Dowsing The Expectation: Setting The Bar For DeVier Posey & Keshawn Martin

11? How dare he think he can fill Matt Leinart's shoes!

As Houston Texans fans, everyone here knows the story at wide receiver as we sit in organized team activities.

Our tale starts with a guy named
Andre Johnson, one of the league’s best receivers, who is hoping to bounce back from an injury-plagued 2011 season. Meanwhile Kevin Walter…is...hoping to do his Kevin Walter thing, which consists of blocking well, being an excellent mentor for younger receivers, and catching an occasional pass with his sure hands.

After spots one and two, head coach Gary Kubiak has a ‘choose-your-own-adventure’ type of story. There’s Lestar Jean,
Trindon Holliday, Juaquin Iglesias, and Jeff Maehl as returning "veterans" who have never caught a pass in a NFL game. You’ve got Dwight Jones, Mario Louis, and Jarrell Jackson as undrafted free agents, and, of course, the two new drafted rookies in DeVier Posey and Keshawn Martin.

There are questions, by some, about Houston being too young and too green at wide receiver. People ponder if the rookies can pick up the slack being left behind by
Jacoby Jones and others. Can the Texans get enough production from the third and fourth receiver spots, which are up for grabs, or will it be an Achilles’ Heel?

If you had to put money on any of those other receivers making the final 53-man roster, you’d probably be wise to put it on the two drafted rookies. It’s rare that a team would immediately cut a third or fourth round rookie. Presuming they are who we think they are, what should fans expect from those two receivers? Not just expect, but what should fans consider a good season for Posey and Martin?

Hit the A button and see what we can gleam from history.

As third and fourth round receivers, we need to compare Posey and Martin to similar players. In the past 5 seasons (2007-2011), 42 third and fourth round drafted wide receivers caught a pass in their rookie seasons. There were another 10 receivers who fit the draft parameters but didn’t catch a pass. Since the Texans traditionally get some production from the three and four spots in their offense, these won’t count for our purposes.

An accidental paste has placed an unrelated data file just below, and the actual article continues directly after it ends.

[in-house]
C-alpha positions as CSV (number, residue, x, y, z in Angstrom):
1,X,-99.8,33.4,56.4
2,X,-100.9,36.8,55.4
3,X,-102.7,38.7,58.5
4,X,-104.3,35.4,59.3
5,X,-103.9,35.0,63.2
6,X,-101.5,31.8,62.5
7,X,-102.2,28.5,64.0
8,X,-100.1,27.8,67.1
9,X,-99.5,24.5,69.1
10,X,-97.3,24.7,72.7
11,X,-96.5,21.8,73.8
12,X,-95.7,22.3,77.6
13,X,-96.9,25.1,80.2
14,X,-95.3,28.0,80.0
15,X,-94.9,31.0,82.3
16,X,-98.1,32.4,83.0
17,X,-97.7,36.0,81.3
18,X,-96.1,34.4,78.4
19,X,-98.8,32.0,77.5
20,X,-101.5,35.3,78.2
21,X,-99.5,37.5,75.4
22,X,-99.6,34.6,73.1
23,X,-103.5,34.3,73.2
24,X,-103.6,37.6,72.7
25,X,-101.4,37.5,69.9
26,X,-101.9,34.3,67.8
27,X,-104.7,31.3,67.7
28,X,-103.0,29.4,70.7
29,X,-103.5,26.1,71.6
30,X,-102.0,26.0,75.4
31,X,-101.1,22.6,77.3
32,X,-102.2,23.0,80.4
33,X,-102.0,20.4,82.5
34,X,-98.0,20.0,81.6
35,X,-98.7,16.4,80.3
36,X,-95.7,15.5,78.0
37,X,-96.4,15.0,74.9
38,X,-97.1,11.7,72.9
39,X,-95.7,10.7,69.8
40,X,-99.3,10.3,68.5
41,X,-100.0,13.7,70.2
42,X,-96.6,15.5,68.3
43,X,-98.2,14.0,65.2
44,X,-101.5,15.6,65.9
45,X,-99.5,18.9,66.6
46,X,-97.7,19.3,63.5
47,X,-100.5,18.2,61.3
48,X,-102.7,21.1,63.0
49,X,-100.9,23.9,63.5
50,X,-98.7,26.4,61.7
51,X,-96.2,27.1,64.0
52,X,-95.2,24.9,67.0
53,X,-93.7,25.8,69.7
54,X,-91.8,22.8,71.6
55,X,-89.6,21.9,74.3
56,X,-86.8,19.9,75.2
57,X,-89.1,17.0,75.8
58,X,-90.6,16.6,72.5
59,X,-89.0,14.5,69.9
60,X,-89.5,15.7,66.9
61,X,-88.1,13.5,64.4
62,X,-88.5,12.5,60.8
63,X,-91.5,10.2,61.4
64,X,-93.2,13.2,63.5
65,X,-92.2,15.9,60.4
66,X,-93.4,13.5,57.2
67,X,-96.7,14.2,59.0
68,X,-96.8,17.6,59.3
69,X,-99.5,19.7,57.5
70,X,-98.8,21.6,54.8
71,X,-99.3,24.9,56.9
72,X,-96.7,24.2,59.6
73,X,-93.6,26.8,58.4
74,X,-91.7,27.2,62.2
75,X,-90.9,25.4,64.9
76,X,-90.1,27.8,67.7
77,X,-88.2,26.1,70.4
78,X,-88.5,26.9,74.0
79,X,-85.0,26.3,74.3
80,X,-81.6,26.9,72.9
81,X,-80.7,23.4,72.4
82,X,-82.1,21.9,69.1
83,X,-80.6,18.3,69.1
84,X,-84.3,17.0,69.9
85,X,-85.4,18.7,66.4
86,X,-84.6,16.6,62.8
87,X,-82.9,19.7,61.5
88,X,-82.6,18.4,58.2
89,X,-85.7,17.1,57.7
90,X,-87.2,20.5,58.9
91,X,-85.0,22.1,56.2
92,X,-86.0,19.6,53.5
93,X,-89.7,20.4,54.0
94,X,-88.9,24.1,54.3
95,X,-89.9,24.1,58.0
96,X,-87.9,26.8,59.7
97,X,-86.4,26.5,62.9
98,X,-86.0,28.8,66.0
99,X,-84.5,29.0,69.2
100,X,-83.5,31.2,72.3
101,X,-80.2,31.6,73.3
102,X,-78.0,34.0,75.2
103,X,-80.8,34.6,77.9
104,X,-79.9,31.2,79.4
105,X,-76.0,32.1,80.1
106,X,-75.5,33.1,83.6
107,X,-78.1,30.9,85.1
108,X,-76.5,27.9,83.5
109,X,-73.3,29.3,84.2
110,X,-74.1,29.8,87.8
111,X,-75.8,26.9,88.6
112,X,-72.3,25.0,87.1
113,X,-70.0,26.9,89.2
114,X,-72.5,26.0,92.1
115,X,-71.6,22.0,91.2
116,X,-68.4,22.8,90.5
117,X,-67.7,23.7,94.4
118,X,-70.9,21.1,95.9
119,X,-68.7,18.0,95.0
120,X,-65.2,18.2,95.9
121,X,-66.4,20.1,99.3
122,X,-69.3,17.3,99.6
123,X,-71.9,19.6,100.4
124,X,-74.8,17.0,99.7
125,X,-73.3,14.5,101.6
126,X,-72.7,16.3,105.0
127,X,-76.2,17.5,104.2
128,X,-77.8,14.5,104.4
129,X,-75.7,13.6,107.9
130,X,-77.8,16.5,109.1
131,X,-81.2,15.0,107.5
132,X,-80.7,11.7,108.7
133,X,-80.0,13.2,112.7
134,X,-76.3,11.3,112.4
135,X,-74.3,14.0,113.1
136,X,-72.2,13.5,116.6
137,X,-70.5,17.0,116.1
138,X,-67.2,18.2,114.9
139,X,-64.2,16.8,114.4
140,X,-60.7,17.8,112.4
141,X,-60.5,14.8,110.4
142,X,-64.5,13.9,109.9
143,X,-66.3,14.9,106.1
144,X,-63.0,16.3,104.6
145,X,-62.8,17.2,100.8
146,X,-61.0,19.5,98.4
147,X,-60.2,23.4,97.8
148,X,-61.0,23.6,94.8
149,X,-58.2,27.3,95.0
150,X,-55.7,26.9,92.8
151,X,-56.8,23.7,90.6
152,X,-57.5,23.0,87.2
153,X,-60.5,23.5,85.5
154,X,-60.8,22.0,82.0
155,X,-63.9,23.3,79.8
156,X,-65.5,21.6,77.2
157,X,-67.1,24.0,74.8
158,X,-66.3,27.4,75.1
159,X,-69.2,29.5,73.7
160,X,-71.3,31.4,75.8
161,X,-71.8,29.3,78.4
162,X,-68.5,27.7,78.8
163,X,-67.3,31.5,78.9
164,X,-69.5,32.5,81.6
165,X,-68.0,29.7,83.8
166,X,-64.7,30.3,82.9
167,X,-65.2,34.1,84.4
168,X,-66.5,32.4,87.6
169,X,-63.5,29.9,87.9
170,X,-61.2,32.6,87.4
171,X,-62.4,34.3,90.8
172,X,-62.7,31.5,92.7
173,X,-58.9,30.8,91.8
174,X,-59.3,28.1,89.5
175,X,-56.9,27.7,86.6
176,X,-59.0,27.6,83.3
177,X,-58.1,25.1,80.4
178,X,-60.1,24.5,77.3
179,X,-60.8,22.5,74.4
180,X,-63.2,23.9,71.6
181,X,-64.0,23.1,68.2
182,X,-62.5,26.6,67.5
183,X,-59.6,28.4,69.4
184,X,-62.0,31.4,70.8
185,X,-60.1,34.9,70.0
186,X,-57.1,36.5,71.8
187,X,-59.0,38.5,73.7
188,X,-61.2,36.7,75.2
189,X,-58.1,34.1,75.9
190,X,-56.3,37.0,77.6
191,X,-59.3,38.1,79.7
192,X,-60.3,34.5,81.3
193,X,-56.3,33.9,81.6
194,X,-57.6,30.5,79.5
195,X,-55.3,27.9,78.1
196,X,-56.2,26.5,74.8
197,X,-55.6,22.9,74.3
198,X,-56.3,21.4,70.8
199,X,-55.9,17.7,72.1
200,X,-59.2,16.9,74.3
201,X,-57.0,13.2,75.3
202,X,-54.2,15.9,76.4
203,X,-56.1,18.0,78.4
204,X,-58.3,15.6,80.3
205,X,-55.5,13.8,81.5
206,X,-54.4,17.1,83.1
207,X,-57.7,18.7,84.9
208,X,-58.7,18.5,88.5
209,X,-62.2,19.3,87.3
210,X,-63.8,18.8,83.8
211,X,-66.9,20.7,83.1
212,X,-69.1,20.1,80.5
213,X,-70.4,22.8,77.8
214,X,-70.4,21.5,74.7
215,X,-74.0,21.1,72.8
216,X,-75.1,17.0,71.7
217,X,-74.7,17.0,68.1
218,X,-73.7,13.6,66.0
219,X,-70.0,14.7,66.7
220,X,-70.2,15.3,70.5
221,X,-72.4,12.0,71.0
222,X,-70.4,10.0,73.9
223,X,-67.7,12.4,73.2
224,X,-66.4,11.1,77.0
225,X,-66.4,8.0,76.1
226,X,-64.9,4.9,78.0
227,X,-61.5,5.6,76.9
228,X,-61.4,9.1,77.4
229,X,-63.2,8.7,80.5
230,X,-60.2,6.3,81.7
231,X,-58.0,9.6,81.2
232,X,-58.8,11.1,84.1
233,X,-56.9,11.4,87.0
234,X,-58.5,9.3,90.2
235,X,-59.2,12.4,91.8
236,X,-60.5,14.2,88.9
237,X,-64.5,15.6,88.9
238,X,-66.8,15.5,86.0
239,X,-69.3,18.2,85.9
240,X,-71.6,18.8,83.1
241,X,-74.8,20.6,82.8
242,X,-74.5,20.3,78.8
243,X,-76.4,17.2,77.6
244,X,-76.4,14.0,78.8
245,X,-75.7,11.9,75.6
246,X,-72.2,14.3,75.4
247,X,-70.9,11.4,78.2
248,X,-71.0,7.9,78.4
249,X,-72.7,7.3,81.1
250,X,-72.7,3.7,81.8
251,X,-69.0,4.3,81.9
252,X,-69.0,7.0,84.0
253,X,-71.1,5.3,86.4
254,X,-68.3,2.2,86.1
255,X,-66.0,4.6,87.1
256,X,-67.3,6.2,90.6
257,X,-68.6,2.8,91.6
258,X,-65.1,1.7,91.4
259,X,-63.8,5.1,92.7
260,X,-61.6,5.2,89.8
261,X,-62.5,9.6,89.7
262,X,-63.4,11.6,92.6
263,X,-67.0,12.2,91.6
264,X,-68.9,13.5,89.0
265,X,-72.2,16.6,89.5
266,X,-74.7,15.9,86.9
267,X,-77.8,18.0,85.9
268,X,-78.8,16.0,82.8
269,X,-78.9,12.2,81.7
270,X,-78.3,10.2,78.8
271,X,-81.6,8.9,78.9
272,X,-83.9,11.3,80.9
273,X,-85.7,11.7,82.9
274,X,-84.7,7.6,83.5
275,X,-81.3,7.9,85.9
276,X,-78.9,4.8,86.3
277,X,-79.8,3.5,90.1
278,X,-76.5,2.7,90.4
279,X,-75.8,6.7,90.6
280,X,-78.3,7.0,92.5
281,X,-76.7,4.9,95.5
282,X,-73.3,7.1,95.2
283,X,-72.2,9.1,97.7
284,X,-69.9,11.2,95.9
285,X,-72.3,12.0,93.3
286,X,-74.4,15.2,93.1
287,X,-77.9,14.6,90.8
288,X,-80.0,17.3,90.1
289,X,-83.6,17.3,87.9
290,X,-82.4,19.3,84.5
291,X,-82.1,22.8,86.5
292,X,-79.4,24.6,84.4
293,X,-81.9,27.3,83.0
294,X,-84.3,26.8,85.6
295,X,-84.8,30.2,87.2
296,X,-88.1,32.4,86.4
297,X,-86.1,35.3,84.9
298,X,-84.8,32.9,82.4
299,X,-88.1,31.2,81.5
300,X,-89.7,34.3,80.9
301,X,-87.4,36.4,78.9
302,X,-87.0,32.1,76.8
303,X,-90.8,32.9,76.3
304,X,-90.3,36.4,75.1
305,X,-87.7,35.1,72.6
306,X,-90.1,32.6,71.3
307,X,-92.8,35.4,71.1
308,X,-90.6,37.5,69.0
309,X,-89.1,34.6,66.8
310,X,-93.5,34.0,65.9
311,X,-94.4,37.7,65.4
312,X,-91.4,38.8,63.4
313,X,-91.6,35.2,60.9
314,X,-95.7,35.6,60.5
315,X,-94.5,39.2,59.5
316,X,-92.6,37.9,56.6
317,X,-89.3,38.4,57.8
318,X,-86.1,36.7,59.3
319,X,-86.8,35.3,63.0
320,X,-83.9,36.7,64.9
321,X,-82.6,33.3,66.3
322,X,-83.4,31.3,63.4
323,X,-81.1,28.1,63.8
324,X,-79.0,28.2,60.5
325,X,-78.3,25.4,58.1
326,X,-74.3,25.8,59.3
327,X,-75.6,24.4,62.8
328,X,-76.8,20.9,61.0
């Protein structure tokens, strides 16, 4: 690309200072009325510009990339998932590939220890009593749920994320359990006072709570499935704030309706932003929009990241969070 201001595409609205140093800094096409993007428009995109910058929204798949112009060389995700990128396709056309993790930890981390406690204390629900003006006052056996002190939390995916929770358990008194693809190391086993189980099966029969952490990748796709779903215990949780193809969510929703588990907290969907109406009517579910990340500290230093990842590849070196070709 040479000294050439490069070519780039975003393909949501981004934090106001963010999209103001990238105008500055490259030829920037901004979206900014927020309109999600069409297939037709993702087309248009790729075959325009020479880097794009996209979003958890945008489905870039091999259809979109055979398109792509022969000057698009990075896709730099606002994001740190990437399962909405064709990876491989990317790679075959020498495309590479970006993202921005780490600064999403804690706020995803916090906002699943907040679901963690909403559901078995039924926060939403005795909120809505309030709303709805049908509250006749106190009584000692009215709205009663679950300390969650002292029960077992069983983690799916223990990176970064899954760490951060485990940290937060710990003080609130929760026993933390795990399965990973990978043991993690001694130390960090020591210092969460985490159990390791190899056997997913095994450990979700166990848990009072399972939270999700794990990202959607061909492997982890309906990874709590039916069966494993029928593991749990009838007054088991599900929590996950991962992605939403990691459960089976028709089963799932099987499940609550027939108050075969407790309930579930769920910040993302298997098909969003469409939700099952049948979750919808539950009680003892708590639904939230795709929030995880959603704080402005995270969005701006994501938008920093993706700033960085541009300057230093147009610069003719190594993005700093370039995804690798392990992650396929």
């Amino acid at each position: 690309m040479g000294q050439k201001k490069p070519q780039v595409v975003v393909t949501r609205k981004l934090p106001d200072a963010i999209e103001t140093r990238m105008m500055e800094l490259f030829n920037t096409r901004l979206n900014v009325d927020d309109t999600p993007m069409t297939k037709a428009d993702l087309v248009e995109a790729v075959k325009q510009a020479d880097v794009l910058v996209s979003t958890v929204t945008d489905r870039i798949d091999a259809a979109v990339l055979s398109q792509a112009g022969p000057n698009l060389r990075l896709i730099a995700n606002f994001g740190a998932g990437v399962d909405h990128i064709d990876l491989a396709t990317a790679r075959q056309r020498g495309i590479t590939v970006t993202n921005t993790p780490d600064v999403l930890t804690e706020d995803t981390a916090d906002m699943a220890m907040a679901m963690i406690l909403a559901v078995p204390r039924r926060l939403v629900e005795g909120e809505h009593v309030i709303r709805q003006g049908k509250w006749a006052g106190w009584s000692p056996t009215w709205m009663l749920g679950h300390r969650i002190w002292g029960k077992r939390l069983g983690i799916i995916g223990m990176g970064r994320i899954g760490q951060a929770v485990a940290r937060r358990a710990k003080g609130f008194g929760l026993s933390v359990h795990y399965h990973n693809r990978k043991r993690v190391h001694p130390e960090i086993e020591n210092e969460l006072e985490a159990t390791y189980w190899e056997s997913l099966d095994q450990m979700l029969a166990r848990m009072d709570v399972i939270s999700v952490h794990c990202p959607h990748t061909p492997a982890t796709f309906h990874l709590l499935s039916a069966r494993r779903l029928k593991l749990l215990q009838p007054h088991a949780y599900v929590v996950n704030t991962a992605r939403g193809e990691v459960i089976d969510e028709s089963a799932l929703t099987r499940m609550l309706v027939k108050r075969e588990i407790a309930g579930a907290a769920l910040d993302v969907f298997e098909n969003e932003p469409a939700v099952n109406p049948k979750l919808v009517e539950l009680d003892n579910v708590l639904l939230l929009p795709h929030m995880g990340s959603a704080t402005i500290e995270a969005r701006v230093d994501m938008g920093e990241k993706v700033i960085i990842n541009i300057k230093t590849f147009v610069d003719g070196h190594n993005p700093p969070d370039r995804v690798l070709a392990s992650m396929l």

The cumulative average for those 42 players is a season of 19.2 receptions for 246 yards, and 1.2 touchdowns. This ranges from the high mark set by Tampa Bay’s Mike Williams, who started all 16 games and had a year of 65 receptions for 964 yards and 11 touchdowns, to the low mark held by New York’s Domenik Hixon, who also played in all 16 games and caught one pass for five yards.

Speaking of rookies who played full seasons, 10 more of those 42 receivers played in all 16 regular season games. The season average for those 12 jumps up to 32.7 receptions for 444.6 yards and 3.0 touchdowns.

For comparison's sake, since he’s the man being replaced, Jacoby Jones averaged 36.3 receptions for 503.7 yards and 3.7 touchdowns over the past three seasons. However, those numbers are a bit inflated, as he would start when Johnson or Walter missed any games. The youngster playing would, presumably, not be labeled as wide receiver 2.5, per Kubiak’s logic. The other 2.5 receiver, Walter, has averaged 47.7 receptions for 568.7 yards and 3.3 touchdowns over the past three seasons.

For the third receiver, presumably Posey in this instance, a good season would have him meeting those rookie standards for a full season of play. Averaged per game, Posey would have to catch two passes for 30 yards and a touchdown in every fifth game. That’s it. From there, Posey wouldn’t have to do much more to catch Jones’ numbers since Jacoby had roughly four more catches for 60 more yards and nearly one additional touchdown.

For the fourth receiver, presumably Martin, it’s a different set of expectations since he seems likely to be the team’s primary punt returner and possible kick returner. In this scenario, Martin likely would put up numbers similar to Jones’ rookie season--15 receptions for 149 yards, when he was also primarily used as a special teams returner. Those 15 receptions also aren't too far off from the 19.2 mid-round rookie average mentioned earlier.

If he stays healthy, Martin would exceed the rookie Jacoby’s baseline if he catches, at least, one pass for 10 yards in every game. That’s not a stretch either since Bryant Johnson and Derrick Mason, the 2011 combined fourth receiver, combined for 12 catches for 145 yards.

These are expectations that I deem realistic, by the low per-game averages, but it also serves as an explanation as to why bringing in a veteran receiver, and having him as one of the final 53, really doesn't have much payoff. Statistically, there isn't much difference between what veterans did in Houston's offense, last year or in the past three seasons, and what rookies have averaged. There also is the matter of upside, as rookies can develop and grow, often times over the course of a season, while most veterans, the realistic kind that can be brought into camp, would be on the decline.

All that said, are these realistic expectations to you? Should we expect more from Posey and Martin or even less? Am I presuming quite a bit that those two are the lead favorites for roster spots out of that muddled receiver pack? Do you feel a bit better with this statistical context and comparison? Let the comments bask in your infinite Texans wisdom, BRBers.
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